The name Clianthus is derived from the Greek words kleios and anthos; combined, they mean glory flower. Perhaps it is my proclivity for pop culture, but I can’t help but think of casting a magic spell within the Harry Potter universe when I recite Clianthus maximus.
Perhaps it isn’t magical, but it was certainly an important part of historic Māori culture. Only 153 individual trees remain in the wild as of a 2005 survey, but whether all of these are actually “wild” is unknown. “This species, was said to have been grown by Māori, and many inland associations [on New Zealand’s North Island] occur in the vicinity of former pa, kainga, gardens or canoe haul outs,” according to the factsheet on Clianthus maximus from the New Zealand Plant Conservation Network. Although population numbers are low in the wild, there can be hope about the future for this critically endangered taxon. It has a number of factors on its side: it is relatively easy to propagate (see previous link), it takes well to cultivation (though it can be short-lived, due to pests–again, see previous link), and I would judge it as an excellent example of a charismatic species.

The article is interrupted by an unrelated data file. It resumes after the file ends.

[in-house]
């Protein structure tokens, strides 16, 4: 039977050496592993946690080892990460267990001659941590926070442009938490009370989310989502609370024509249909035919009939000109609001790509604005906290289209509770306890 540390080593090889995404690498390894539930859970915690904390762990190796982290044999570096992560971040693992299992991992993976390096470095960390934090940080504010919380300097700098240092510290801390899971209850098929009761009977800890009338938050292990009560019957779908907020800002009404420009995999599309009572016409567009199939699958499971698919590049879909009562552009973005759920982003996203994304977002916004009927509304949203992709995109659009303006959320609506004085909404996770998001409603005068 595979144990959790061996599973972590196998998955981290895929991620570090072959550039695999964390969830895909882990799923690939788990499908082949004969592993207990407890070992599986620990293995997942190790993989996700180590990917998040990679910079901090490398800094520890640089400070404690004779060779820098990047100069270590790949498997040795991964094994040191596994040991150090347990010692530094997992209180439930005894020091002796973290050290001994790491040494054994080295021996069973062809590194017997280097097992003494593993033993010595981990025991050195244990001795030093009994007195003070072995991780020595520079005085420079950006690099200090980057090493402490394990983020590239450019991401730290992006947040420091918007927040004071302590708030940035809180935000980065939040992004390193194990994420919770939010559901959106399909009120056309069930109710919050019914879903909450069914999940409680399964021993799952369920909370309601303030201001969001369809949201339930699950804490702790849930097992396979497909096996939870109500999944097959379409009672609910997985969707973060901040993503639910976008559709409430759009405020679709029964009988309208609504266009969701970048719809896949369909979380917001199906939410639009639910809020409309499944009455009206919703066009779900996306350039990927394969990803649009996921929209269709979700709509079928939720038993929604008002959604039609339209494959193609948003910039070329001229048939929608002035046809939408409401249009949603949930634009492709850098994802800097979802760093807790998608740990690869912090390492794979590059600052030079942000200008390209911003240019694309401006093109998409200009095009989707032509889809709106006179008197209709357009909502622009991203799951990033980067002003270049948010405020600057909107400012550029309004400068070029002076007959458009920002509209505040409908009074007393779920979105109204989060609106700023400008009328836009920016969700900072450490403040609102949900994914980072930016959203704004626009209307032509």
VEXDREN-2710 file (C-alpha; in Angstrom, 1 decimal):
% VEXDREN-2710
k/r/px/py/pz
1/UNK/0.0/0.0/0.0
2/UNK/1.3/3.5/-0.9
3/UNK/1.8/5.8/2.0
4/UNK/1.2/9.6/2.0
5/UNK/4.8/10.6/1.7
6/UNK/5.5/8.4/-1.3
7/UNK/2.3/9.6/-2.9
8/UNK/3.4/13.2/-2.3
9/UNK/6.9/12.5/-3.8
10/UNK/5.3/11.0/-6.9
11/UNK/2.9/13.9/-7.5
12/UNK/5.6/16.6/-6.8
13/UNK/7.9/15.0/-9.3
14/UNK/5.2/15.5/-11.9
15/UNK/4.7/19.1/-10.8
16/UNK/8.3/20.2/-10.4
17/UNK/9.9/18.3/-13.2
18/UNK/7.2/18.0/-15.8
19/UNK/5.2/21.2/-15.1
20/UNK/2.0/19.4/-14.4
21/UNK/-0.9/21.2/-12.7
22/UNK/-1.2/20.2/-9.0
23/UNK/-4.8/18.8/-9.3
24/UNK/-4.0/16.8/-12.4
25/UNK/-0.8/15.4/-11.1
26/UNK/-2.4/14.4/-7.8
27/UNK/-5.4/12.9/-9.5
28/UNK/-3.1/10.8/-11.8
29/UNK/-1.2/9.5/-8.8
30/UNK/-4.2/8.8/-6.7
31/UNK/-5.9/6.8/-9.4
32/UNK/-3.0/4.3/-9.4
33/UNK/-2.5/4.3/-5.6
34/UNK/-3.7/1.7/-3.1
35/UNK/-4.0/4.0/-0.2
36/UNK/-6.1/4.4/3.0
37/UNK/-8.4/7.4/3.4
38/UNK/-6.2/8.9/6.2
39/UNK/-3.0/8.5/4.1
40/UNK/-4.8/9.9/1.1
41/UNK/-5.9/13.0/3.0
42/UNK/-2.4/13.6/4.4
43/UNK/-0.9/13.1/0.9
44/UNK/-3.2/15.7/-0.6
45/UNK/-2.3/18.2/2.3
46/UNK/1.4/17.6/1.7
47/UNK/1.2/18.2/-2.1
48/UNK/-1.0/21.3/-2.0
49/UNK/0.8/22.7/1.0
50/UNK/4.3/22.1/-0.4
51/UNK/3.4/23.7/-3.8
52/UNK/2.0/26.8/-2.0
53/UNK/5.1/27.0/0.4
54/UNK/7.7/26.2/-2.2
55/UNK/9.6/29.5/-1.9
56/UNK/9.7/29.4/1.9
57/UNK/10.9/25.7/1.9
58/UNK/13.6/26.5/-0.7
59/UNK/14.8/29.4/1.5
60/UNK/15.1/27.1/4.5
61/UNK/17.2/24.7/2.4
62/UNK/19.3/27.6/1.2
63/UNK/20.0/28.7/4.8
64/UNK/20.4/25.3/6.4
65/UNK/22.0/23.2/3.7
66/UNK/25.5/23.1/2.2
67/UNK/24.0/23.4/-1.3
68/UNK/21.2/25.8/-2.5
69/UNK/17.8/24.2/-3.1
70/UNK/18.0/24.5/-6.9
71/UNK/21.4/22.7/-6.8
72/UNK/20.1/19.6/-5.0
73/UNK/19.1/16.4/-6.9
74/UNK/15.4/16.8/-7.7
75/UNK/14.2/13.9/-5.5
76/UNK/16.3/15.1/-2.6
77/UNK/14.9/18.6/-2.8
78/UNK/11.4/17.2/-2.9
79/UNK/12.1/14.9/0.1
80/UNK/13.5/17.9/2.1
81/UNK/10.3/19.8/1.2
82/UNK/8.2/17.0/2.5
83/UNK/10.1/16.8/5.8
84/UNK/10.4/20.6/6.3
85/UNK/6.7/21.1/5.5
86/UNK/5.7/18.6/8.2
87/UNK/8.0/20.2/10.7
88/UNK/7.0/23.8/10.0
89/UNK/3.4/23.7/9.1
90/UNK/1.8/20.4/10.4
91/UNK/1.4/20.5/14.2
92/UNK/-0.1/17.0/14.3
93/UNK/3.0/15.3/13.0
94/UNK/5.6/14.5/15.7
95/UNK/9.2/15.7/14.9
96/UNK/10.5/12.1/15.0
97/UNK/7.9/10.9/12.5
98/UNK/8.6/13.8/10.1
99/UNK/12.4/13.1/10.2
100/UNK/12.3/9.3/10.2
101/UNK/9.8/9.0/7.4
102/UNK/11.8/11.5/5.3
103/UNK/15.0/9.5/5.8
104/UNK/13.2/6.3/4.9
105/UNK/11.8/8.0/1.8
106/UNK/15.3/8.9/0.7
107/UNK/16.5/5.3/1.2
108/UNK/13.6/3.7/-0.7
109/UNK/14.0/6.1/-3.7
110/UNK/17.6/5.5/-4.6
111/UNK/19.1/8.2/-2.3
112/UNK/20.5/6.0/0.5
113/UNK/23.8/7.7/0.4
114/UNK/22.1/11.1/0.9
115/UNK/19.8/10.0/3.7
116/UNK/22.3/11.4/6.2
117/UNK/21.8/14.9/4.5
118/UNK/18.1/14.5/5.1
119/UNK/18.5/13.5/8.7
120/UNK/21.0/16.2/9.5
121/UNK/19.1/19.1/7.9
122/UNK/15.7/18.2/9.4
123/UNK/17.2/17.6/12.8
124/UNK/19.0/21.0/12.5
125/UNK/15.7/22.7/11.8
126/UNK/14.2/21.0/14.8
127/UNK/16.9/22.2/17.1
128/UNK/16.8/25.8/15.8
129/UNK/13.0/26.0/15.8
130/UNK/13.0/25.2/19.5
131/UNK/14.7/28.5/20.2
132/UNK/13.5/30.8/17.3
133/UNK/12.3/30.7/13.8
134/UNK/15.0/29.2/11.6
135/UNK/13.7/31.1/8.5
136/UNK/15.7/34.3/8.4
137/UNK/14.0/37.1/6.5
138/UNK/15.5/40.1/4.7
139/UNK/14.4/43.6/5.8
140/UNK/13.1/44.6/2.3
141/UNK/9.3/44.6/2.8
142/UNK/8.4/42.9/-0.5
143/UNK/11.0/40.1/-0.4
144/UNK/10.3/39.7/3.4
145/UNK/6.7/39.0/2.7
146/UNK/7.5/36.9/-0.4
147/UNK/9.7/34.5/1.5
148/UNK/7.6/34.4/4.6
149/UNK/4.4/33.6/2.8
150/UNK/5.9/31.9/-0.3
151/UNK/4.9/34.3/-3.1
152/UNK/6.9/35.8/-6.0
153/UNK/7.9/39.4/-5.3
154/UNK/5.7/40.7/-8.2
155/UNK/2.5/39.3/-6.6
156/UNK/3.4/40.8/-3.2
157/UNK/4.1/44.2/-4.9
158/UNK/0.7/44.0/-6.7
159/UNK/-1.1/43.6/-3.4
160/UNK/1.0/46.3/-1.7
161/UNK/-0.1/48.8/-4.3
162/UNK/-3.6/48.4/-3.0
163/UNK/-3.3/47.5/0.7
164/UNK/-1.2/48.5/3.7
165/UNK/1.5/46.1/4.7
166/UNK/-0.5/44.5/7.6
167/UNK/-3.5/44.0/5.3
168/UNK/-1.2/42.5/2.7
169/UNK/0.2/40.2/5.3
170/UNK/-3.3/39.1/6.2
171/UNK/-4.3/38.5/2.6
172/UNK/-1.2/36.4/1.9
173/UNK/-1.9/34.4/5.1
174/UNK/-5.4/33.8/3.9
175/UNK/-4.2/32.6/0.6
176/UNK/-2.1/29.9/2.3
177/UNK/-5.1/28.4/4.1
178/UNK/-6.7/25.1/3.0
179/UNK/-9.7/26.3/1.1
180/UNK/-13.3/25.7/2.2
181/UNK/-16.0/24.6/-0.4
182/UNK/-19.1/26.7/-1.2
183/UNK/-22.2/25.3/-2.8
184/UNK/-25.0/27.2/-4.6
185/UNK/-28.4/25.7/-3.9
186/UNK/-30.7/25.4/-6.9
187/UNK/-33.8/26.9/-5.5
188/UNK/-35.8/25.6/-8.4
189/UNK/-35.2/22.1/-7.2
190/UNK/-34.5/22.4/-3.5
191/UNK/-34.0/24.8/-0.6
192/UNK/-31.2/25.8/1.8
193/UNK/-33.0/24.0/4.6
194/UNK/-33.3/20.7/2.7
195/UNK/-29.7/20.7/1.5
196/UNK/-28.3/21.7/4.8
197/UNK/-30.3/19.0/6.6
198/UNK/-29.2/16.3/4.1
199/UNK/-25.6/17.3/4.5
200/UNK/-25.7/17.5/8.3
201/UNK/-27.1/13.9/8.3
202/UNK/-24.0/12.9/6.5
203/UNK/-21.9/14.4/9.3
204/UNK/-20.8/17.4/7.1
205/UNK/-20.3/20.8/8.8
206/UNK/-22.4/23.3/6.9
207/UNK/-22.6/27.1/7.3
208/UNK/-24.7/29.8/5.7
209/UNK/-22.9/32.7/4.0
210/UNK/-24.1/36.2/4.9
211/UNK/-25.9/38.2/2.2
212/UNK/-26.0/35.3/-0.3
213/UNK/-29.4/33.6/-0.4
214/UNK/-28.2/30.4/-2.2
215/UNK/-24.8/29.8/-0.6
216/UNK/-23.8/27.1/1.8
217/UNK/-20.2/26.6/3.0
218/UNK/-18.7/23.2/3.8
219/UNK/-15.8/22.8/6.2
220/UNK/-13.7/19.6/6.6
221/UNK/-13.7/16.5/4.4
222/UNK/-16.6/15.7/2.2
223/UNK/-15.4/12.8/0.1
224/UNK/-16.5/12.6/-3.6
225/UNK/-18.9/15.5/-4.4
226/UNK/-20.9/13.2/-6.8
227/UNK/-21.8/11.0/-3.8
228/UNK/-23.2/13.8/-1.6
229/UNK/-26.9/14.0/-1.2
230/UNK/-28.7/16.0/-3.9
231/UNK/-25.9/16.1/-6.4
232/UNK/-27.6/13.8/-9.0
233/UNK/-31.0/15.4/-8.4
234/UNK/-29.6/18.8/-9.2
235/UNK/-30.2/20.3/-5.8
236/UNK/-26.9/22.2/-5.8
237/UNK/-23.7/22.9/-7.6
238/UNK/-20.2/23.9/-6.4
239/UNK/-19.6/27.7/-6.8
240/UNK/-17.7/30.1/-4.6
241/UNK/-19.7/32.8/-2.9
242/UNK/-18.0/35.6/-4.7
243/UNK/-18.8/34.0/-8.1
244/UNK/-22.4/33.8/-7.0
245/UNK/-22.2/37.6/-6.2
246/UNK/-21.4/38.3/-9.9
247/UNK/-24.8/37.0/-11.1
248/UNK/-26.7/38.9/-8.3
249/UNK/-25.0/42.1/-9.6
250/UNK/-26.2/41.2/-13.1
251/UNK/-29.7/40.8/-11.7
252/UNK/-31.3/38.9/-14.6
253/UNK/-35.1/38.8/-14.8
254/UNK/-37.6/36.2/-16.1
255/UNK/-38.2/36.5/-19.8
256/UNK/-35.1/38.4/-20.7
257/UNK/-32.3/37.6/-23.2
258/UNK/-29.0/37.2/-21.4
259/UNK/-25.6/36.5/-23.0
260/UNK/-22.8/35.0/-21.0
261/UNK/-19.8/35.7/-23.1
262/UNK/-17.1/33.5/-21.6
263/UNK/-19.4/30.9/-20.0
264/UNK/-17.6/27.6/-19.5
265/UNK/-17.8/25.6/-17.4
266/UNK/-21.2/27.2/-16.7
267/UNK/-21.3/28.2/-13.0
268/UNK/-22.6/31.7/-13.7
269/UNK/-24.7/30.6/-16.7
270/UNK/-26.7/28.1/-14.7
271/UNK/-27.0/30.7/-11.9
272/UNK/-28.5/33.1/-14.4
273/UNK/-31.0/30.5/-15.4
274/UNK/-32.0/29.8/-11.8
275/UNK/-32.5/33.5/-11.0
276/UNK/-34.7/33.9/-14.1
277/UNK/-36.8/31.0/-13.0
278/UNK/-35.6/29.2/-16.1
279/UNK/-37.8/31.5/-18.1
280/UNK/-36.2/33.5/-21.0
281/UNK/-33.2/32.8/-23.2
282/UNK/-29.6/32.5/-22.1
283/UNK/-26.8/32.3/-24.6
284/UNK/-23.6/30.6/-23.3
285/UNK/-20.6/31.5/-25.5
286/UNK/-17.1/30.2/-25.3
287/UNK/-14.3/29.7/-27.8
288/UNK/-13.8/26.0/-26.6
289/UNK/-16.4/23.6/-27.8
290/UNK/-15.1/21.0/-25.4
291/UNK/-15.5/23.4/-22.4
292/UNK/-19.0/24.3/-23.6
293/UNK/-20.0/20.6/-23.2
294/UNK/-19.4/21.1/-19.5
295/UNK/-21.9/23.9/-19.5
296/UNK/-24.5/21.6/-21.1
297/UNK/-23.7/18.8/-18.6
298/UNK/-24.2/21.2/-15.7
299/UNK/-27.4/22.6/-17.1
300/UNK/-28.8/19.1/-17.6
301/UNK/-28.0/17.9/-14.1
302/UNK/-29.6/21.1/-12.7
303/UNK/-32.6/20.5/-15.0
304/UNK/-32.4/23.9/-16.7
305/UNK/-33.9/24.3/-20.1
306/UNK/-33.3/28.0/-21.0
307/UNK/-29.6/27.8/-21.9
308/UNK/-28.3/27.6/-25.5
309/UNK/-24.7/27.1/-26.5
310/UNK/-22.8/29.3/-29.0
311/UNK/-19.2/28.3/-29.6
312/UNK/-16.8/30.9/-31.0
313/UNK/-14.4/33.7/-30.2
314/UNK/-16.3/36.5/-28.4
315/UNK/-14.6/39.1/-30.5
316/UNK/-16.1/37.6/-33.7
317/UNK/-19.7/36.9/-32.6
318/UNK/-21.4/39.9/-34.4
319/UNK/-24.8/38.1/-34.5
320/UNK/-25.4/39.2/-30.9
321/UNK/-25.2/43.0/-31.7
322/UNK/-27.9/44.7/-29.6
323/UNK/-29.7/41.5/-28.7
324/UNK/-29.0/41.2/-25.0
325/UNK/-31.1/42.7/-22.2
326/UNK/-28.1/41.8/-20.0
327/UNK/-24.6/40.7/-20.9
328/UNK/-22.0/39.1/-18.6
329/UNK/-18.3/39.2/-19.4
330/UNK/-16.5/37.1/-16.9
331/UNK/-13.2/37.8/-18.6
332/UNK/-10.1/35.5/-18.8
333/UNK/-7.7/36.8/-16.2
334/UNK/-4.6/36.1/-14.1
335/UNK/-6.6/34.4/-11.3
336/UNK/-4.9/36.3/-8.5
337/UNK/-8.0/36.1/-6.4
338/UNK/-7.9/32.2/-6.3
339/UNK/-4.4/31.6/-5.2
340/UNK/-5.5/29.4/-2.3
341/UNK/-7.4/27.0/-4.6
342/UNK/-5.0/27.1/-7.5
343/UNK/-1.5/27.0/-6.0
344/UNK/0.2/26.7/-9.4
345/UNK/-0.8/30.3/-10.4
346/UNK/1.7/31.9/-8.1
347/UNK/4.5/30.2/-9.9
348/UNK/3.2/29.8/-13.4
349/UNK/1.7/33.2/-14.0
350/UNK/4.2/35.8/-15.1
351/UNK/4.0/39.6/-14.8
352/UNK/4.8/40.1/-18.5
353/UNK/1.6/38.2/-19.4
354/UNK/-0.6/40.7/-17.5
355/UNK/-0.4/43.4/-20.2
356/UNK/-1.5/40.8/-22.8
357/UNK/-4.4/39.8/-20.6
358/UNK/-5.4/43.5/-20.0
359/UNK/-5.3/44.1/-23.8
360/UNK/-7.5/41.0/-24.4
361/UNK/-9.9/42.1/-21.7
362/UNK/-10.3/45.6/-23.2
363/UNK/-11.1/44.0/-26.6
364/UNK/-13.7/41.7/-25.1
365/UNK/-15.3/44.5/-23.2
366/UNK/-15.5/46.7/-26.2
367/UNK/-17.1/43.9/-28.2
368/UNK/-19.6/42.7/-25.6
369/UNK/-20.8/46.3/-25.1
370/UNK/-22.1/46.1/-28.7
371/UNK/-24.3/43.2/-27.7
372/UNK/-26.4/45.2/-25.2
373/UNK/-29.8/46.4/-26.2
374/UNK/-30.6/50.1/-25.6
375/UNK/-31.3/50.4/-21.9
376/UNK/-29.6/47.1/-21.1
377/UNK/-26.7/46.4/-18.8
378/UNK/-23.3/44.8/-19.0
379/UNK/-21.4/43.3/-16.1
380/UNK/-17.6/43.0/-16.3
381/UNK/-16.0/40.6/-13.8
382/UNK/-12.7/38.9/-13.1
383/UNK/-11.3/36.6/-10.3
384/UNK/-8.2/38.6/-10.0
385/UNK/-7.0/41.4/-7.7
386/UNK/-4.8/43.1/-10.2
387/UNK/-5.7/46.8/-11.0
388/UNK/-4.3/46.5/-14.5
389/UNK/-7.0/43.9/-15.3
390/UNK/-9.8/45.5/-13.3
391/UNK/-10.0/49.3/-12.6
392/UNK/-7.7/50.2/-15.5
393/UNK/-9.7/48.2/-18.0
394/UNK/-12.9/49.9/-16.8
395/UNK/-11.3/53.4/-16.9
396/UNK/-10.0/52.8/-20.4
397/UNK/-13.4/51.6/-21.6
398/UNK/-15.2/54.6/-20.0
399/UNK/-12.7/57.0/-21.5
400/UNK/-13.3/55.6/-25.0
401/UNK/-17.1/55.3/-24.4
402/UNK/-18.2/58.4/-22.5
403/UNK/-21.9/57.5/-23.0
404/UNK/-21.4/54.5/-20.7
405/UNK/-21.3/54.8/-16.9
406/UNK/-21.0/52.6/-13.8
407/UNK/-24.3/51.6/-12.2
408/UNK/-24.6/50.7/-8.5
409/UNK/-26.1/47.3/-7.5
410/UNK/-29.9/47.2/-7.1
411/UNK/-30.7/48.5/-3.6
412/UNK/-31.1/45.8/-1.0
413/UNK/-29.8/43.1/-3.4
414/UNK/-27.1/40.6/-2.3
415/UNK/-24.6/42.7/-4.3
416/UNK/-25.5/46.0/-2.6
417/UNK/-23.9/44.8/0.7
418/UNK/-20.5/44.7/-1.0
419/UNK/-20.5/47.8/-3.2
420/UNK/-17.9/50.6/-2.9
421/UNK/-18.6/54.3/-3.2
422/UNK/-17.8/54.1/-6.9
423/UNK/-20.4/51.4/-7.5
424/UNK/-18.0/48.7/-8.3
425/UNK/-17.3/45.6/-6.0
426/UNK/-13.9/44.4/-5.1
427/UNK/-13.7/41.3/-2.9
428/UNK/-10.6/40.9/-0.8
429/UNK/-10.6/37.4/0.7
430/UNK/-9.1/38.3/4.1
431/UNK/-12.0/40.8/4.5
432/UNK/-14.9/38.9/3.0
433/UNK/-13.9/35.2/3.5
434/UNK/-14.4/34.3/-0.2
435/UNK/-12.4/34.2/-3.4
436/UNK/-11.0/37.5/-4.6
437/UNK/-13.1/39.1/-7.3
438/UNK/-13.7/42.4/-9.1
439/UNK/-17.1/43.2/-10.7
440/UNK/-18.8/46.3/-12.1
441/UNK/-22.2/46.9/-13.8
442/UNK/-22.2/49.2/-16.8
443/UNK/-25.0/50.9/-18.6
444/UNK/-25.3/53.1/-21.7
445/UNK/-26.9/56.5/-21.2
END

Clianthus maximus was named by the missionary and botanist William Colenso. Here are two more accounts of Colenso, one from the Royal Society and another from The Meaning of Trees. Botany Photo of the Day has only featured one plant named for Colenso so far: Fuchsia × colensoi.
Botany resource link: For Endangered Florida Tree, How Far to Go to Save a Species?, a topical article from Yale’s Environment 360.
The Florida torreya is North America’s most endangered conifer, with less than one percent of its population remaining. Now, scientists are mounting a last-ditch effort to save the torreya and are considering using new gene-editing technologies to protect it.